One night when retiring, Mr. McEwen said to Mr. Wallace, “How many do you think are saved in this house?” He replied, “I think Mr. and Mrs. Lowther, Josephine, and Milford.” “Well,” he answered, “I don’t believe there is one of them born again.” He did not know that a very thin partition separated them from other members of the household so that their words were conveyed to the family. Next morning Mr. McEwen could see their attitude was not the same toward him as formerly. Mr. Lowther had evidently made up his mind to let the new preacher see that he had religion also. After breakfast, he took his hymn book and began to sing but no one joined him. This enraged him and he pitched the hymn book against the wall, saying, “Why can’t we praise God as we used to do?” Mr. McEwen looked across at his much disturbed host and solemnly replied, “Mr. Lowther, I for one would indeed praise God if you found out you were a lost sinner and only fit for hell.” He became more irritated and added, “I respect Wallace, but for you I have no respect.”
Day after day in their own room the two brethren cried to God for that family, naming each member before the Lord. Meetings continued and they kept watching for a move. One morning brother Wallace went down for water, but soon returned. His face beaming, he said, “Mrs. Lowther says she is lost and going to hell.” Mr. McEwen hurried down and found her standing at the door of the dining room with God’s arrows in her soul. Josephine was trying to sweep the floor but could not get the broom to go. Opening the Bible, Mr. McEwen read John 3:36. He had the joy of pointing her to Christ. As the light dawned upon her darkened heart, she grasped his Bible with both hands and opened it, saying, “Is it there, ‘He that believeth on the Son hath everlasting life.’?” At the same moment through the same verse Josephine passed from death unto life. Mrs. Lowther looking at her daughter said, “Why have the ministers not told us this? Why? Why?”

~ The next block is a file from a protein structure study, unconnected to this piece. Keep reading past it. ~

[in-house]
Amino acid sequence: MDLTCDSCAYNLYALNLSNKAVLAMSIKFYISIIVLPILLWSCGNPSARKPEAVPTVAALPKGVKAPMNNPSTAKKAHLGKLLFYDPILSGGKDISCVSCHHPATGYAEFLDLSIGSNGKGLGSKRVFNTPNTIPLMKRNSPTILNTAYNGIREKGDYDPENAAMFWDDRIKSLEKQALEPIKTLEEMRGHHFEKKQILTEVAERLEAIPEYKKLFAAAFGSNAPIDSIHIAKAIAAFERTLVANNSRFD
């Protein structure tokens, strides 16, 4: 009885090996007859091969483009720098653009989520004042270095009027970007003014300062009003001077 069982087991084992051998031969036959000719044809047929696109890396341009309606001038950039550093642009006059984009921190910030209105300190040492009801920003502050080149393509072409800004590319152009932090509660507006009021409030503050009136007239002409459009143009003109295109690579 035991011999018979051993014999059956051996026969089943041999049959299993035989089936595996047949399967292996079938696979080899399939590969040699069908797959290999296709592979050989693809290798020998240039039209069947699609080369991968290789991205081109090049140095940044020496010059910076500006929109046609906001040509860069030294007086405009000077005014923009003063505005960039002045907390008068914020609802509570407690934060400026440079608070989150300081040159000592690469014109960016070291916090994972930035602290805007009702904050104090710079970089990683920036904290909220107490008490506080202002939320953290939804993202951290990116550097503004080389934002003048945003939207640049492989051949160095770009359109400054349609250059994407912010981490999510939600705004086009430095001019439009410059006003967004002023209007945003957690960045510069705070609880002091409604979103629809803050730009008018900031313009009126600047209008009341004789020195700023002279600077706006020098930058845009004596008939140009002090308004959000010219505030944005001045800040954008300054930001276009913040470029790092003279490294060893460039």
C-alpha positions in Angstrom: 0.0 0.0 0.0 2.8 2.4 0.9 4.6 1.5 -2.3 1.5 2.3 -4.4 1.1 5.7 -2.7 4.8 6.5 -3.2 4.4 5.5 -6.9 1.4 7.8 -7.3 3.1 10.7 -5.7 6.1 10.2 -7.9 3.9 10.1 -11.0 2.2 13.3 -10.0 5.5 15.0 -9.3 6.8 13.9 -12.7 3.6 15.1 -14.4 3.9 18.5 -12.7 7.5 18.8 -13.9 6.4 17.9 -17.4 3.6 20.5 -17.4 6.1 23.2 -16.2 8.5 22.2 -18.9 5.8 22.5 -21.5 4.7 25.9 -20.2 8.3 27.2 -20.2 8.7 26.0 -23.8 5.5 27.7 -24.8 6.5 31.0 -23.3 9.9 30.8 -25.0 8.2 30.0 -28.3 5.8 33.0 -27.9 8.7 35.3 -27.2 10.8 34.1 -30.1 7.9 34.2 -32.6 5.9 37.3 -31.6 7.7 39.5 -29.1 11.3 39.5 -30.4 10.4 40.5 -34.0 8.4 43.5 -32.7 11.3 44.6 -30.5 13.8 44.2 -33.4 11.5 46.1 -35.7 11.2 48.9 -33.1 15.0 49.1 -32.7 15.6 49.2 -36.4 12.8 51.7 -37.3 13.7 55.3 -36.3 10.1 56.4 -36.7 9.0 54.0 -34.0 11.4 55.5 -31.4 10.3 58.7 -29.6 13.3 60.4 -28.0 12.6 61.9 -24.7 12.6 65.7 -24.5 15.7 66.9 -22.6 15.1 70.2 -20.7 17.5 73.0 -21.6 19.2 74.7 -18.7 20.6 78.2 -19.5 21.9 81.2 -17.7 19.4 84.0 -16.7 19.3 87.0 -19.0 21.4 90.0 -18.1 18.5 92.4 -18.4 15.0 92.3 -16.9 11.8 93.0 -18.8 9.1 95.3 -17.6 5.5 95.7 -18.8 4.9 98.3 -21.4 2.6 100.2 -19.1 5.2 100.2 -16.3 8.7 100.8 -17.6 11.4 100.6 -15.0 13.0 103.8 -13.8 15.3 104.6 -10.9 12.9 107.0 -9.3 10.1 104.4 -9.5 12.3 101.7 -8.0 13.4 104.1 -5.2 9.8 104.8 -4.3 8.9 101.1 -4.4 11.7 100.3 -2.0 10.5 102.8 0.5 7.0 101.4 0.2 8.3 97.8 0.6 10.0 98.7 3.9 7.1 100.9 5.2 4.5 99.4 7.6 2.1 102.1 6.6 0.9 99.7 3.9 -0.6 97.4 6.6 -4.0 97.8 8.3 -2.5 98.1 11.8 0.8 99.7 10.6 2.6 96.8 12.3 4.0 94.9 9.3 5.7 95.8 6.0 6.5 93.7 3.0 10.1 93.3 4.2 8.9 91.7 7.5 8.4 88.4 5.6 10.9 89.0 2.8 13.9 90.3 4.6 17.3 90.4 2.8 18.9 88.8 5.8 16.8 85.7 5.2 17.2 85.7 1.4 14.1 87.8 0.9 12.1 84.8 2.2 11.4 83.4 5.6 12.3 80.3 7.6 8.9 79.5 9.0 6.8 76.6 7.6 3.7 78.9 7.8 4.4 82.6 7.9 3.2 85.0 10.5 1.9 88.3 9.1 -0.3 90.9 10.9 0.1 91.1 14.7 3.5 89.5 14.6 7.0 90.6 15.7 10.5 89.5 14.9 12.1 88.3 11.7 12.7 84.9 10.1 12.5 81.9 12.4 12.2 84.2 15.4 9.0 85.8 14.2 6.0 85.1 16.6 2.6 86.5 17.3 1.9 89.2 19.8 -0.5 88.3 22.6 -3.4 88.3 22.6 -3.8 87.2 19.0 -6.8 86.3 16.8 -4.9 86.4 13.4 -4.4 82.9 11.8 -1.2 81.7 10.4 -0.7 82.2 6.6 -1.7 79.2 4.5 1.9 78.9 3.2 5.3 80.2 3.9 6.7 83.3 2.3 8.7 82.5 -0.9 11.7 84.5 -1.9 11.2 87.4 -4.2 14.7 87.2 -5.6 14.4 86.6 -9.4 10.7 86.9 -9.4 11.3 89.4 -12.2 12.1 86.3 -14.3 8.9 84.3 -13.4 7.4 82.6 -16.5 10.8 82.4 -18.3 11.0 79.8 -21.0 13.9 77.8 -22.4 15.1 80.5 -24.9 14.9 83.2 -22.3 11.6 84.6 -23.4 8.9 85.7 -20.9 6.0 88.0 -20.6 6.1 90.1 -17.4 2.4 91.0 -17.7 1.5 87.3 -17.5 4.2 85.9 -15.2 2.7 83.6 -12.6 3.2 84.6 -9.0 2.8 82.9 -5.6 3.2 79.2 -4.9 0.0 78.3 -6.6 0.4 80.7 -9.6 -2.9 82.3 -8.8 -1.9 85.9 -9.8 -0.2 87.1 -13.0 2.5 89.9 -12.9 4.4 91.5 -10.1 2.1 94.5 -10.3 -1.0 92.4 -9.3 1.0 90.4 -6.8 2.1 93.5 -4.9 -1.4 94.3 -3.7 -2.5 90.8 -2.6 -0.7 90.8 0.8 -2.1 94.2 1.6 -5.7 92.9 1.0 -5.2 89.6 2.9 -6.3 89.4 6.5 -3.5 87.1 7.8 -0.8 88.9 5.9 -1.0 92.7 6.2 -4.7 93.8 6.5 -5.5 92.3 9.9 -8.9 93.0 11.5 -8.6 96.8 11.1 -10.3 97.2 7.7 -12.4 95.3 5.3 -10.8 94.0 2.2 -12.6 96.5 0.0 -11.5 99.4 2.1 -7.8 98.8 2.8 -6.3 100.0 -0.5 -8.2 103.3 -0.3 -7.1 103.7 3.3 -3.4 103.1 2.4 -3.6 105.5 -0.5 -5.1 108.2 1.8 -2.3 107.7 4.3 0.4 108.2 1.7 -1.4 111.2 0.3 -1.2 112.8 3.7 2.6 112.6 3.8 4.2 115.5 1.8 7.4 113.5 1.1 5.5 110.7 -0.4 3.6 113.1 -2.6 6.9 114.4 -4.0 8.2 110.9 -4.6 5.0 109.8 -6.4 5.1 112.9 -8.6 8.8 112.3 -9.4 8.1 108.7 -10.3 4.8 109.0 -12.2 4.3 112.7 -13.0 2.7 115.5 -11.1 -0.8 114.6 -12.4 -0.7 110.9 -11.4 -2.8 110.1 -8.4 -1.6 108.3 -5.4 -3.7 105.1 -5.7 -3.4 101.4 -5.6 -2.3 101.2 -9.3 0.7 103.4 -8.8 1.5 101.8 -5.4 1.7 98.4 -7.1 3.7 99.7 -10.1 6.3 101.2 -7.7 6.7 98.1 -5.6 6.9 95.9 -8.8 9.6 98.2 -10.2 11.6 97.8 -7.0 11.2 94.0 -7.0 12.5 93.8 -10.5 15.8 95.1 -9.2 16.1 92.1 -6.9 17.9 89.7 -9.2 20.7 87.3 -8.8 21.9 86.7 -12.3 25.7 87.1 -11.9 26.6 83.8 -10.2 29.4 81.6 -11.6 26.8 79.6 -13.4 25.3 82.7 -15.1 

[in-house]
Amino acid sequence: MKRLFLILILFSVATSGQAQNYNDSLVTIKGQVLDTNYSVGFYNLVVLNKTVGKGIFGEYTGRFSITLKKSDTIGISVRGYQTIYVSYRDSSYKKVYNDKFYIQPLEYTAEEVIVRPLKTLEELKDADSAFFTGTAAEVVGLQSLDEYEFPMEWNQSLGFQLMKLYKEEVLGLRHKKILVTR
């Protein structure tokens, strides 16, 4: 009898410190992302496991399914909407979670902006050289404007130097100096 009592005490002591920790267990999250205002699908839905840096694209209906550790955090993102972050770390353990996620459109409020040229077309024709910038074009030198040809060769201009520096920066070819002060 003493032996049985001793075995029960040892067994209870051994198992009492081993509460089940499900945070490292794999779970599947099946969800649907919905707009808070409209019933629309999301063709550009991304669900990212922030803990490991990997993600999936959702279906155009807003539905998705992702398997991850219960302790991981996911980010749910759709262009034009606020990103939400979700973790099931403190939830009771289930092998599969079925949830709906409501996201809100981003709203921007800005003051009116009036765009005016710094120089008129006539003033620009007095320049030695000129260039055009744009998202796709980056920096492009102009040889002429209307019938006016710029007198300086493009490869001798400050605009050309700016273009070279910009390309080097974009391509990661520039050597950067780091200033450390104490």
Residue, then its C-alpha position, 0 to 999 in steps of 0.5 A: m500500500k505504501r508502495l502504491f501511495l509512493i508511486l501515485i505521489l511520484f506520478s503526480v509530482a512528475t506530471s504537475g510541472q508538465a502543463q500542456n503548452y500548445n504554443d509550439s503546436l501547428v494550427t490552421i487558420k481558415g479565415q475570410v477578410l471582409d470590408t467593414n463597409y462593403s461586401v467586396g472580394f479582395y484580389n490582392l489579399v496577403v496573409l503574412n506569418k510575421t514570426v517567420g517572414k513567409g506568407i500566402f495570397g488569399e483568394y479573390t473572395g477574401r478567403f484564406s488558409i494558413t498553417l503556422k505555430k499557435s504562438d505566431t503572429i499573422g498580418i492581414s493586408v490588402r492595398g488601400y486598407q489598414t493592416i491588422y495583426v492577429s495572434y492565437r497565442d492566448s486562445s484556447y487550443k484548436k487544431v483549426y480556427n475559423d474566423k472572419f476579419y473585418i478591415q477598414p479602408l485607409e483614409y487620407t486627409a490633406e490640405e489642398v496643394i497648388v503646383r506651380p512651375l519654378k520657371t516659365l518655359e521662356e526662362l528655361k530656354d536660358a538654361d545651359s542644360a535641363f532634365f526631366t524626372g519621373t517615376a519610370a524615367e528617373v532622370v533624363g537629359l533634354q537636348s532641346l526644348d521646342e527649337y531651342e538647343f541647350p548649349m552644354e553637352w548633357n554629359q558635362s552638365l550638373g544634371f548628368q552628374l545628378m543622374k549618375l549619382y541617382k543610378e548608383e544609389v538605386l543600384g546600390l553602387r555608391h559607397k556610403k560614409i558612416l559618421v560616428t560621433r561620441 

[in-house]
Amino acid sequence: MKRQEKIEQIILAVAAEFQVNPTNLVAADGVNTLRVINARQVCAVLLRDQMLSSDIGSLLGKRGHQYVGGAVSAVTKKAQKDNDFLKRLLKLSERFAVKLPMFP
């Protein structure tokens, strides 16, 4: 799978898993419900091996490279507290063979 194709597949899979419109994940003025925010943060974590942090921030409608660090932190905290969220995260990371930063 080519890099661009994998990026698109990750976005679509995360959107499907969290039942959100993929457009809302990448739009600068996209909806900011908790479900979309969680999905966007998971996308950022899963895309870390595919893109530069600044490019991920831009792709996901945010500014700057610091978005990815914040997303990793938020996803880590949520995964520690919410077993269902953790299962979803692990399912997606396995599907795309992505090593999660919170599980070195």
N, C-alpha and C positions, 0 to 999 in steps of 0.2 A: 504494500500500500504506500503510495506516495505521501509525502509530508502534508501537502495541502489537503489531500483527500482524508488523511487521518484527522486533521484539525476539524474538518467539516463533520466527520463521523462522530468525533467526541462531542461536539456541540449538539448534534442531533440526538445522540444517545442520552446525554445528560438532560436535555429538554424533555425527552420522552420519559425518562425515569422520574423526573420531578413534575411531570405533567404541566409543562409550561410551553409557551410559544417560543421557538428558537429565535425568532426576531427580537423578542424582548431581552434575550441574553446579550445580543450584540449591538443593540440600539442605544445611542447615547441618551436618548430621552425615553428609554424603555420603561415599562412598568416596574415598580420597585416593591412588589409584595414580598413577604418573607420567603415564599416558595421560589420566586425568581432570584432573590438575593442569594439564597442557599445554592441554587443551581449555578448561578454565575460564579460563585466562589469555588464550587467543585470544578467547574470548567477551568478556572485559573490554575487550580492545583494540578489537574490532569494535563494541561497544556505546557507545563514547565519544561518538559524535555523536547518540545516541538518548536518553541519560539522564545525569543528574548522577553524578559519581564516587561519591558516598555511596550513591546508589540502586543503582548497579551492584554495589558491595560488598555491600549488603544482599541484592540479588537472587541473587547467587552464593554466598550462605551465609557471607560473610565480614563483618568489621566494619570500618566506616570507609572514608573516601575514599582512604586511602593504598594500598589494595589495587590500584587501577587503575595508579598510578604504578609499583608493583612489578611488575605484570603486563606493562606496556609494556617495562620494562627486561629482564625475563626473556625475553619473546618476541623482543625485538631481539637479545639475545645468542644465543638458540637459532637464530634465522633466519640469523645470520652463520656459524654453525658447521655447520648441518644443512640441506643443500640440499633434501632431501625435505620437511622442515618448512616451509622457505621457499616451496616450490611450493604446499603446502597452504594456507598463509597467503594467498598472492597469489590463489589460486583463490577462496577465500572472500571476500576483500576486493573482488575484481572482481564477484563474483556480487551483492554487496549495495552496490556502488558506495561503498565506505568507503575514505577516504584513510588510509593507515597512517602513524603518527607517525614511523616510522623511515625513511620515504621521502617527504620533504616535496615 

About half a mile away, an old Highland Scotch woman and her son lived on a farm. The Spirit of God was dealing with Mrs. Duncan and tears rained down her face that morning as Mr. McEwen read from Isaiah, fifty-three, and she often repeated, “I dinna see it!” Her son, Tom, who was also in soul trouble, said with feeling, “Mother, don’t you see it! Why, I’m saved! With Jesus’ stripes I am healed.”
Three souls saved by grace gave the preachers great joy but when they returned, much to the sorrow of Mrs. Lowther and Josephine, Mr. Lowther had decided Mr. McEwen must leave. Both packed their bags which was easily done. They left, undecided as to their movements. They walked to Duncan’s and the newborn soul said, “We’ll give you the best room in the house.” With only the old lady in the home, Mr. McEwen decided to cook for themselves. Going to the barn, he filled a saucepan with wheat, washed it well, and boiled it for eight hours, and they got along fine.
They hired a man one day to drive them to Port Philip and when they came out of the woods into the main road and saw the telephone poles, Mr. McEwen said, “I think there was a tear in my eye.” Calling at Kings, Mr. McEwen sat in the sleigh while Mr. Wallace went in to see if they would give Mr. McEwen lodgings. Mrs. King came out to see him and said, “Yes, we will take you.” She was an Episcopalian and her husband a Universalist. Fanny’s life in the home was a real testimony for Christ.